The social distancing imposed by the pandemic transformed how people interact with others, and little is known about how it has impacted new ways of sociability and if culture influences this process. This is a qualitative study exploring changes in the configurations of social interactions and the resources for sociability that adults in Brazil, the USA, and Finland have developed during the initial stage of quarantine. A total of 95 participants (ages between 20 and 60) experiencing social isolation either living alone or with their partners (without children) completed online questionnaires about their interactive experiences. The questionnaire was composed of multiple choices, addressing the frequency, types, and length of social interactions before and during the pandemic, and open questions focusing on the participants experiences on online interactions during the pandemic. Frequencies were analyzed through a paired-sample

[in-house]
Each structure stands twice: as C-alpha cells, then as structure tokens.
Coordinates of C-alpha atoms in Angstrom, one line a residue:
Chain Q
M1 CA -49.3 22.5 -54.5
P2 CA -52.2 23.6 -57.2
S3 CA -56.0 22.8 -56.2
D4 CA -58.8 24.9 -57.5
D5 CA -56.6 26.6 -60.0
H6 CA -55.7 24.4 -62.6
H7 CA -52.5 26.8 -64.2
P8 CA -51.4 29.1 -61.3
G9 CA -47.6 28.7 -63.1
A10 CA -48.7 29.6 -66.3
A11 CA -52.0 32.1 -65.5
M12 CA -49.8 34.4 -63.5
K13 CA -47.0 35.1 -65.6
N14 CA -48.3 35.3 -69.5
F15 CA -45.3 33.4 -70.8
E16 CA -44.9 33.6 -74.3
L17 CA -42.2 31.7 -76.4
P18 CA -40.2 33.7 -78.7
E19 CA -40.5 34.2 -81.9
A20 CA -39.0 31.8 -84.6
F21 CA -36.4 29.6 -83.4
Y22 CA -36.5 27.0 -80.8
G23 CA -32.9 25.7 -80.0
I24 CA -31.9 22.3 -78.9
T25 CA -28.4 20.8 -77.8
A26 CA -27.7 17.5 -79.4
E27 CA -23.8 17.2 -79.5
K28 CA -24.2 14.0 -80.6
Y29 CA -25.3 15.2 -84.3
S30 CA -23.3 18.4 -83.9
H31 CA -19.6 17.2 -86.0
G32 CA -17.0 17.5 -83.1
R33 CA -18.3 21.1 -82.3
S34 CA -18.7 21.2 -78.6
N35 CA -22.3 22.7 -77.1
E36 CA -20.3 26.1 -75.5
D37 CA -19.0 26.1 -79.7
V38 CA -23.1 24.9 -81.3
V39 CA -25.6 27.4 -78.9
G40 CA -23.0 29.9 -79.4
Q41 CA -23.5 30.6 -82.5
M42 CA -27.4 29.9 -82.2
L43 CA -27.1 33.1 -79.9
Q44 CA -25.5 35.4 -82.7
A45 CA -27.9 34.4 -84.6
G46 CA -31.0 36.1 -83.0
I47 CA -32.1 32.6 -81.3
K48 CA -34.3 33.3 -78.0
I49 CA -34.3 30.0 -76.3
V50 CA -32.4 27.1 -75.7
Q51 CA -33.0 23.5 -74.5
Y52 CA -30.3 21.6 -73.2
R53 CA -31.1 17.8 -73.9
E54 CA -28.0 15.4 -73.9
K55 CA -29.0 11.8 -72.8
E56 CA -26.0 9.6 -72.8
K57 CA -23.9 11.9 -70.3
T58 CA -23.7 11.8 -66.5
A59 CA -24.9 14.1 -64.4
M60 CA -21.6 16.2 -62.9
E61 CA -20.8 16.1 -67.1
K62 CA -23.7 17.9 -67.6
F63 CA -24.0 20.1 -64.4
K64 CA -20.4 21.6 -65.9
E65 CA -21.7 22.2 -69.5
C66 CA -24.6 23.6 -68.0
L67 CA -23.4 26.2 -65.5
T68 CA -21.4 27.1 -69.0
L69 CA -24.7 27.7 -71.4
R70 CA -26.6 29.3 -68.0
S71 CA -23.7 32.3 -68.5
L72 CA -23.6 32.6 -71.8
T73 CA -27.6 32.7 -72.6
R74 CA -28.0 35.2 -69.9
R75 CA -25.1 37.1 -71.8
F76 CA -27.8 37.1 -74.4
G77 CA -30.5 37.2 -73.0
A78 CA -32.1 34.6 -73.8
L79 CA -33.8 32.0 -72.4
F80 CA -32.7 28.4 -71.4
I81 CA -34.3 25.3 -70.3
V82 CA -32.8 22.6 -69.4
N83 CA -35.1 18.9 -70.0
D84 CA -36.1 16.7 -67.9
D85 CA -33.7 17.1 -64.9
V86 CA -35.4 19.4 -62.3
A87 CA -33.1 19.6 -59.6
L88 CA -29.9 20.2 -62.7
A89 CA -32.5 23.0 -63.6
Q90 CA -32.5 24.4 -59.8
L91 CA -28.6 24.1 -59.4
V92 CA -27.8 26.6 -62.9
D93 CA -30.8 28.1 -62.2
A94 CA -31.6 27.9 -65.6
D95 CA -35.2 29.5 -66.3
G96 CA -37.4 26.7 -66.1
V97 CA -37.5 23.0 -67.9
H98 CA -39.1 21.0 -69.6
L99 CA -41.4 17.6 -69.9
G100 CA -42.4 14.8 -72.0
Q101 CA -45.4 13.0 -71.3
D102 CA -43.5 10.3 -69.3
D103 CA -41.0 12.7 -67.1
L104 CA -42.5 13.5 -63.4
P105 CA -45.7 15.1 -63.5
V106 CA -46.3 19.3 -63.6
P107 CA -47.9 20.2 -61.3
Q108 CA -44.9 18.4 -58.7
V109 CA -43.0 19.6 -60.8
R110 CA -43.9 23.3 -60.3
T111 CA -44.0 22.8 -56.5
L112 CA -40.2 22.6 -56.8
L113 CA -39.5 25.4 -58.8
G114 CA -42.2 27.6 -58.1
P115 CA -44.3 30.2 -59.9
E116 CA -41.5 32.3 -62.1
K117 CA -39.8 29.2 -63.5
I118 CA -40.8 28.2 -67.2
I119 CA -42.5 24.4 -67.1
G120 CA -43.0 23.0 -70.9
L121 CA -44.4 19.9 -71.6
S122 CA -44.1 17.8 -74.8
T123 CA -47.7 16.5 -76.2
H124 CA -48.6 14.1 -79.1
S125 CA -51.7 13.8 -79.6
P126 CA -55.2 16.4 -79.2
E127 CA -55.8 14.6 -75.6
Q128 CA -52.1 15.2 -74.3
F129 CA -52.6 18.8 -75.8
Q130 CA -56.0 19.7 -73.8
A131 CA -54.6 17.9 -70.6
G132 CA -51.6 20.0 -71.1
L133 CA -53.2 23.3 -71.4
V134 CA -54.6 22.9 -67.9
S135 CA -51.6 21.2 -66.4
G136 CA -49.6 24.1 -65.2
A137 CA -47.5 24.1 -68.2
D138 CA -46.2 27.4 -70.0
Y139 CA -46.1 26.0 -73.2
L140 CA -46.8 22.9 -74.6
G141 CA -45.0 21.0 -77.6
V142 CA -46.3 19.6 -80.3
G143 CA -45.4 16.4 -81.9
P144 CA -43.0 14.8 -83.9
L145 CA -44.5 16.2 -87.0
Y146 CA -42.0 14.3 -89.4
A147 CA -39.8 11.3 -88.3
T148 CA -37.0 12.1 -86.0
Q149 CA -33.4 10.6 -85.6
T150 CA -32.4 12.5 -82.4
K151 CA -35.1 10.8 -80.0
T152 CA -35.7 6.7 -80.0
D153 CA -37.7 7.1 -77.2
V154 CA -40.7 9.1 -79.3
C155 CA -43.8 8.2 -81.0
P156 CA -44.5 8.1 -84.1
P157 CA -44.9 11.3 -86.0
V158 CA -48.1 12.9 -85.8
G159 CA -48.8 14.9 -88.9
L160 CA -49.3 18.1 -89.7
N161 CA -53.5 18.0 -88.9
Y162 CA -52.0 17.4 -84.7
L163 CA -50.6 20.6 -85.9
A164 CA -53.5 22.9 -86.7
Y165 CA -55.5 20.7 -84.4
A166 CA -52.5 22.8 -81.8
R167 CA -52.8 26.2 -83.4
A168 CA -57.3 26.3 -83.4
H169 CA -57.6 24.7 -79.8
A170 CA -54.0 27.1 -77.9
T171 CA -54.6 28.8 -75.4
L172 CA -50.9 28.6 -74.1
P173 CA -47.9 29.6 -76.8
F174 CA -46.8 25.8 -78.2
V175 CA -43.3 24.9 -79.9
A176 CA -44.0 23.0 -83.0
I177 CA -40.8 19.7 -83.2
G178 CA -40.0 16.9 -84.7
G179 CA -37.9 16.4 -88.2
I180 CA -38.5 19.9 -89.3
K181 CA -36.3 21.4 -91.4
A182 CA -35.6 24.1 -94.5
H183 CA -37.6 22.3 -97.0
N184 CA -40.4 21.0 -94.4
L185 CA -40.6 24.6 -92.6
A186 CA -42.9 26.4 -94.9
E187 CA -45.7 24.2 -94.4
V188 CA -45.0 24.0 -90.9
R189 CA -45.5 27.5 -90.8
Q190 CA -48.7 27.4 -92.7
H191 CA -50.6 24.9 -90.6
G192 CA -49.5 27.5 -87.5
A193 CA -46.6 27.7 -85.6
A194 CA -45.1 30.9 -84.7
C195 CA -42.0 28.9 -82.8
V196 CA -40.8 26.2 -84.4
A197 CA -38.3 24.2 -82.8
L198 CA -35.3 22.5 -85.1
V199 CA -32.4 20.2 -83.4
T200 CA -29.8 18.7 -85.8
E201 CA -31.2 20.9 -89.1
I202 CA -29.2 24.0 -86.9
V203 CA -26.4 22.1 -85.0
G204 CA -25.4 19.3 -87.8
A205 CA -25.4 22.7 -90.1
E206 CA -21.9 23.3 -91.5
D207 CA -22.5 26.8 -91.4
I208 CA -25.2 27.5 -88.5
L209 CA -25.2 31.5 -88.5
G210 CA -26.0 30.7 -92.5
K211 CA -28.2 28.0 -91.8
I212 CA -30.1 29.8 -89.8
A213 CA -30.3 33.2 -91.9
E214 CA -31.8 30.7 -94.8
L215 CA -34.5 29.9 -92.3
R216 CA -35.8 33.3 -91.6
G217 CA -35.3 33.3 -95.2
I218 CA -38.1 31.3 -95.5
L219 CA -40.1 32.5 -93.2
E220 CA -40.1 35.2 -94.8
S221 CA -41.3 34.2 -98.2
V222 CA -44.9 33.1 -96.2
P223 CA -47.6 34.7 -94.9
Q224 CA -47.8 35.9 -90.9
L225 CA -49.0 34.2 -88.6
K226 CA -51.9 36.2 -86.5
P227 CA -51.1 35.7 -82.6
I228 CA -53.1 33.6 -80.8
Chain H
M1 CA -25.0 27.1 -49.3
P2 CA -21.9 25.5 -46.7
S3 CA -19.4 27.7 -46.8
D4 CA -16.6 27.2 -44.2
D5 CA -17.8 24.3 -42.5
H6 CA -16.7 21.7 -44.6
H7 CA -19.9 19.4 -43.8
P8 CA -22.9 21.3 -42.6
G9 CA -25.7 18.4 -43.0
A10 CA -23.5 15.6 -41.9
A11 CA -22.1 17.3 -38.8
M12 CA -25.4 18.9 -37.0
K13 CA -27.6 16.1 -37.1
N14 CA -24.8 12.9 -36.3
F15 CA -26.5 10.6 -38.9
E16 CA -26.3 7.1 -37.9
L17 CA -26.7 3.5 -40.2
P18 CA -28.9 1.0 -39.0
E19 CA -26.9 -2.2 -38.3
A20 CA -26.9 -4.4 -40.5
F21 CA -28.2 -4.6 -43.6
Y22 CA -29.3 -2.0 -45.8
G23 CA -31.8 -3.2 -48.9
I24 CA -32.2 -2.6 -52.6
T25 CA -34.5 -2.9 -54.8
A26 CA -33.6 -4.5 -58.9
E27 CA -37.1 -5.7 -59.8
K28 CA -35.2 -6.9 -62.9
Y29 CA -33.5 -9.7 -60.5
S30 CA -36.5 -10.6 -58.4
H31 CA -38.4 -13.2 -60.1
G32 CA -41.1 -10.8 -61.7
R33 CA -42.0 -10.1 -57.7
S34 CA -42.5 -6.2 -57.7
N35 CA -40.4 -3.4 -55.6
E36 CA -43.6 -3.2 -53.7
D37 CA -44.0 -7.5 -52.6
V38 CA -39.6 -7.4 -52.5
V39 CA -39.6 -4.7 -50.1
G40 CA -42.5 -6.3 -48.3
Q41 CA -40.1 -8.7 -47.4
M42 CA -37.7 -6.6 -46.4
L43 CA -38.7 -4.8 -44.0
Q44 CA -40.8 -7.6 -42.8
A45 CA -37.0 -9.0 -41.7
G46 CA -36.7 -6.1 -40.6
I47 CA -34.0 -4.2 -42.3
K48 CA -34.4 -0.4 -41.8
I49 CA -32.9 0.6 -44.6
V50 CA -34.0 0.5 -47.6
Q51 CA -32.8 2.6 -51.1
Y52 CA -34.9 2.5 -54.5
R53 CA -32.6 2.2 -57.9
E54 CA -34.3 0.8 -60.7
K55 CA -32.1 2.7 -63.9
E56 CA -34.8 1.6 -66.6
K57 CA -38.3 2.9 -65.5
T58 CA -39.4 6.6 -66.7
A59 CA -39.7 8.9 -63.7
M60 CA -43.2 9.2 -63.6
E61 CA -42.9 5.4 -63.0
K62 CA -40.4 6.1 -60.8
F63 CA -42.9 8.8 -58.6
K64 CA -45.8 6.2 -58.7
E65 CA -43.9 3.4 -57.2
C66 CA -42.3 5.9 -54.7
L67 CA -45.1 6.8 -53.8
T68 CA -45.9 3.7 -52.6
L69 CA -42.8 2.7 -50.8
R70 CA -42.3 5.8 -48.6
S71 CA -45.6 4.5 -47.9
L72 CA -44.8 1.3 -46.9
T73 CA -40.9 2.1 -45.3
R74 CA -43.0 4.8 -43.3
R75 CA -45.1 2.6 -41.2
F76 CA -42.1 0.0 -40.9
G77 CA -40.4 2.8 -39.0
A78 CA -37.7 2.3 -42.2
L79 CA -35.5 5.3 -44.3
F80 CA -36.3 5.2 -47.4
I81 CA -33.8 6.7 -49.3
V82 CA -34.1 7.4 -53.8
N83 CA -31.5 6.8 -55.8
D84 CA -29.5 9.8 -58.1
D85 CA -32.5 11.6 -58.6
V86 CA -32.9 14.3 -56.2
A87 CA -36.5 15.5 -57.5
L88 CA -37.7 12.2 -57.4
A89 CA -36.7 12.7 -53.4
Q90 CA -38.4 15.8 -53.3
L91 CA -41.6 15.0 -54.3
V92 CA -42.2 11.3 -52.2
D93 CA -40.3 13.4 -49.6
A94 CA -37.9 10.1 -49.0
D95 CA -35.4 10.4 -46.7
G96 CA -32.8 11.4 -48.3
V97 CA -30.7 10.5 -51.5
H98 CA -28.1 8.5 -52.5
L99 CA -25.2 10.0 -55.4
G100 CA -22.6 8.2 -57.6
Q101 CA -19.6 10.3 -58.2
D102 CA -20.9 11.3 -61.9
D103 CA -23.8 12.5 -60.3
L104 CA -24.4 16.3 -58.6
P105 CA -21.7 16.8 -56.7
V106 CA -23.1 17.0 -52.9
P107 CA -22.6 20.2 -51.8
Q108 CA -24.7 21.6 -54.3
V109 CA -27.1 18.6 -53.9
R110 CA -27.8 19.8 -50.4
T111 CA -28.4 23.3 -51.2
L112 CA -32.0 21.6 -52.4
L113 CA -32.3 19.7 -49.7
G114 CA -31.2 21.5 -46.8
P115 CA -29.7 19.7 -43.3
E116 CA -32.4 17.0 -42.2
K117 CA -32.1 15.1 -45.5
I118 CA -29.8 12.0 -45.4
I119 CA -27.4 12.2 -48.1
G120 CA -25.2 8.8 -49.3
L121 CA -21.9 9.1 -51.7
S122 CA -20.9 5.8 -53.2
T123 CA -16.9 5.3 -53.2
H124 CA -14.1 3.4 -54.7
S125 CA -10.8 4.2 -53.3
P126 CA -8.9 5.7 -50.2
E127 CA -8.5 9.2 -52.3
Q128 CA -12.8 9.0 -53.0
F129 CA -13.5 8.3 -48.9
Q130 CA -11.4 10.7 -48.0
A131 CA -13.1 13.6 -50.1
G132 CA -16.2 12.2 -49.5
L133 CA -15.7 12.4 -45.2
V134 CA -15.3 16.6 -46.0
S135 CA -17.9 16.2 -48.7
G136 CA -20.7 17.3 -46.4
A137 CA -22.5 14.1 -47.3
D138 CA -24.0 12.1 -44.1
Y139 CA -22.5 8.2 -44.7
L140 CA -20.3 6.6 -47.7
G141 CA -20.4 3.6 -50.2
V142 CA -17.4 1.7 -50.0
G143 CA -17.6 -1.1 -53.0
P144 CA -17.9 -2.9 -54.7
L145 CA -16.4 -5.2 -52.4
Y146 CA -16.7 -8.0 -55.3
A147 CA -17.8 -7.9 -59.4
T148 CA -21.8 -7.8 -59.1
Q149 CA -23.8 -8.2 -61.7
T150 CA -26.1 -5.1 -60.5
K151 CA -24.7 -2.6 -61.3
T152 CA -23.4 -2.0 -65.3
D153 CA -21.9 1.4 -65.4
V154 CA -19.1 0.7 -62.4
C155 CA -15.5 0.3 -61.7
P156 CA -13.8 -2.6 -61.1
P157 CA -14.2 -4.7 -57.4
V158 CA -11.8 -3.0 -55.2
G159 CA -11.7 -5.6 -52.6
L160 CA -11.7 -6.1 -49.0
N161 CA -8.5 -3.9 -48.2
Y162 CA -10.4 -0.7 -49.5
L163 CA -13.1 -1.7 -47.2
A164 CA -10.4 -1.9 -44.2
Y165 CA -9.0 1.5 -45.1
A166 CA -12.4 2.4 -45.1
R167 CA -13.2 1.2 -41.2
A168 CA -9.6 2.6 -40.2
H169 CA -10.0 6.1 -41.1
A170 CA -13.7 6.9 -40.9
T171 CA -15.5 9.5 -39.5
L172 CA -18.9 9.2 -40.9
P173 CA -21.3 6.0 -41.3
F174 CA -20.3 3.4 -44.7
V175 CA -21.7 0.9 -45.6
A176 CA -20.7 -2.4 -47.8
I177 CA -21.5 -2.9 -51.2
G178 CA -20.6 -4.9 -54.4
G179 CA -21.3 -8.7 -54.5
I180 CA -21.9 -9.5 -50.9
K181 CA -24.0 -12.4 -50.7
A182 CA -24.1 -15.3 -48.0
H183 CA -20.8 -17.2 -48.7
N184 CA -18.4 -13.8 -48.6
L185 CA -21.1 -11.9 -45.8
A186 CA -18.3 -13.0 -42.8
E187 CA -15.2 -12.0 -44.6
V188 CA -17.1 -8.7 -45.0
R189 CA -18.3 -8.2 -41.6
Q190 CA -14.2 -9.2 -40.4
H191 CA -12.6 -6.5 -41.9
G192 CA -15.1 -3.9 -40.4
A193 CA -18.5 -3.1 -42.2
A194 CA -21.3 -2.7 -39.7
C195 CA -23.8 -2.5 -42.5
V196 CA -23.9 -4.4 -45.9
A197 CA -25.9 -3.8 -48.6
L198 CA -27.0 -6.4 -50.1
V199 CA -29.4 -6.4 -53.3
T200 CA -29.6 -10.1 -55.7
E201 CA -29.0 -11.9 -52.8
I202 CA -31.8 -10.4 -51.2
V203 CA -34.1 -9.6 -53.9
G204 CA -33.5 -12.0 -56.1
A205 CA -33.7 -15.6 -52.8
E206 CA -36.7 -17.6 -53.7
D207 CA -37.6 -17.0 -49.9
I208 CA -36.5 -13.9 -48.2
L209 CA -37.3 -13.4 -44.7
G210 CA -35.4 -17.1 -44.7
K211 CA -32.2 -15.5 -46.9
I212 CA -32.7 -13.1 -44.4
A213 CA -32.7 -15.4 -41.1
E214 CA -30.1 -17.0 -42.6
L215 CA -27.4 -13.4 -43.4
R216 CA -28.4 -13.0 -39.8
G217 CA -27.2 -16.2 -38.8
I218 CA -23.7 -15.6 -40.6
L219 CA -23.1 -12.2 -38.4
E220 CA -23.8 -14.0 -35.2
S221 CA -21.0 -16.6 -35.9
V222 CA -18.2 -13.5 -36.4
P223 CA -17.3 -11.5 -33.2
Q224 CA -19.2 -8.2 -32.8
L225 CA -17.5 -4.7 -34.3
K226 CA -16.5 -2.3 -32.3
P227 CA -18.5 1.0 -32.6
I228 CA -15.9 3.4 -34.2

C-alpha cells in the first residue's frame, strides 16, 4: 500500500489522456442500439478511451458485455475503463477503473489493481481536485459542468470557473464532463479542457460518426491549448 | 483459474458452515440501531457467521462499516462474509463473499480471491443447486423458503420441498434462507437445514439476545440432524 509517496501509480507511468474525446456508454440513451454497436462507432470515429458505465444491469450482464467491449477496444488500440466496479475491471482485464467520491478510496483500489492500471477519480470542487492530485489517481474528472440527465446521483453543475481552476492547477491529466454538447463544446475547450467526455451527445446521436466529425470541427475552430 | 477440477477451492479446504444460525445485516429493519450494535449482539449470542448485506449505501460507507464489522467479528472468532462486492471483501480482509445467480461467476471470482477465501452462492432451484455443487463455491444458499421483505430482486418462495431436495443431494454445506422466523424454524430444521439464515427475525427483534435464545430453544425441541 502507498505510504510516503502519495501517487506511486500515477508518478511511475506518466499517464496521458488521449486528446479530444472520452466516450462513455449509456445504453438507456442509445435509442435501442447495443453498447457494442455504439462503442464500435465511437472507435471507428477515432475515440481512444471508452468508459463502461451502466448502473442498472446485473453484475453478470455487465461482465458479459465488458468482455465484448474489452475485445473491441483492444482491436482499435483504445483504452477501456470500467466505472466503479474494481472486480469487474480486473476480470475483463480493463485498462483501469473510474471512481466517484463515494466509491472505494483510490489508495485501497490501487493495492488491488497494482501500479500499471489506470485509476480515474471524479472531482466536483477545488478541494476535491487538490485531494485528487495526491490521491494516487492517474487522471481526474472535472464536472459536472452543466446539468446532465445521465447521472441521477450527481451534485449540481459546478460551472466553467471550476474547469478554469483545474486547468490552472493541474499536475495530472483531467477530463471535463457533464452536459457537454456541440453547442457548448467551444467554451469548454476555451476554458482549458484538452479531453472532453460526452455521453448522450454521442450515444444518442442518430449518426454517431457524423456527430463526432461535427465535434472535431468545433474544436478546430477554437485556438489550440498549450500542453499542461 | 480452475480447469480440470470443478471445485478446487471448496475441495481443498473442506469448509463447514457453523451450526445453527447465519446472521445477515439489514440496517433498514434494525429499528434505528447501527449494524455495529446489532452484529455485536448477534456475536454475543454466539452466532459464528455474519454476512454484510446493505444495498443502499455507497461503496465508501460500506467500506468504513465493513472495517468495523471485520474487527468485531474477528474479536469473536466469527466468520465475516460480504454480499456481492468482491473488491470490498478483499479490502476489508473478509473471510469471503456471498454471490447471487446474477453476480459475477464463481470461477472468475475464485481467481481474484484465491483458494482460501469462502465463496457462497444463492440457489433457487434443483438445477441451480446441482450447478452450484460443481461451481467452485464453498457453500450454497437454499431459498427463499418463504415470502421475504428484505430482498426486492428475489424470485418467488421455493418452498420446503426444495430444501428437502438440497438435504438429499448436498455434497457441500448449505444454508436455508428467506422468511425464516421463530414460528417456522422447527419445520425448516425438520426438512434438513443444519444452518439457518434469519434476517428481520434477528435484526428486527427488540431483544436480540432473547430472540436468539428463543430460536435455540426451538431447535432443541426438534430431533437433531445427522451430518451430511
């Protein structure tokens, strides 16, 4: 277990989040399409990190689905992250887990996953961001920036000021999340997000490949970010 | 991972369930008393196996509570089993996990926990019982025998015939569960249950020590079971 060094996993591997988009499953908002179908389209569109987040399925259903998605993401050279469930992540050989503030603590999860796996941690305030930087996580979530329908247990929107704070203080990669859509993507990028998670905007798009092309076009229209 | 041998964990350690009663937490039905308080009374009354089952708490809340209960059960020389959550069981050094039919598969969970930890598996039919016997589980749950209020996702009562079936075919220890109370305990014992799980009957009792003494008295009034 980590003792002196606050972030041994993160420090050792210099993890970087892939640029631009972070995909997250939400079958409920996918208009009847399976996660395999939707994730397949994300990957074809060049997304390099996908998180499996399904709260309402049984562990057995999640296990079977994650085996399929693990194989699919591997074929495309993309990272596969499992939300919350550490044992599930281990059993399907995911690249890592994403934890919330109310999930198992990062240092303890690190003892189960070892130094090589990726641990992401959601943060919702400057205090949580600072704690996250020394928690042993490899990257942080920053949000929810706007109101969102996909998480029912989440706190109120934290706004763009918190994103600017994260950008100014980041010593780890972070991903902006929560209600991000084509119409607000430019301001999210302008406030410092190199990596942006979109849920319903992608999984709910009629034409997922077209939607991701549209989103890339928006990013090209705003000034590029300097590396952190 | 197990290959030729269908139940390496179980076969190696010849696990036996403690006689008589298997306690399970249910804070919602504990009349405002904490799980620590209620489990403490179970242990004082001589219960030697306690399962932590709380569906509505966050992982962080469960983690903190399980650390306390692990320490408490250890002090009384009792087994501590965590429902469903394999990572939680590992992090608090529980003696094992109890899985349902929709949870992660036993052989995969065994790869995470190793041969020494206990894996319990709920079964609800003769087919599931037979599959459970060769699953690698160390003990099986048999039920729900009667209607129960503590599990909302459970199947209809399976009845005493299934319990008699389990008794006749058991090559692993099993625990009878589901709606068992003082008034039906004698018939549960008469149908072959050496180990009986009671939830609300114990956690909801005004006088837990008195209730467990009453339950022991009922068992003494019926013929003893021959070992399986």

t-test, and open-ended responses were thematically analyzed. Results revealed, first, that social isolation did not represent a significant change in the composition of the participants social network, but family bonds became the main connection during the period, and other sources of social interaction were kept due to the possibility of interaction through virtual means. Although the frequency of social interactions reduced, their significance increased. Second, virtual environments reframed social interactions, influencing individuals bodily perceptions such as differences in attentional demands, communication processes, and awareness of their own image, and the interaction itself. Third, cultural values seemed to influence the way participants signified their interactive experiences. This study suggests that although virtual environments changed the ways interactions happen, virtual encounters were essential for maintaining participants social networks.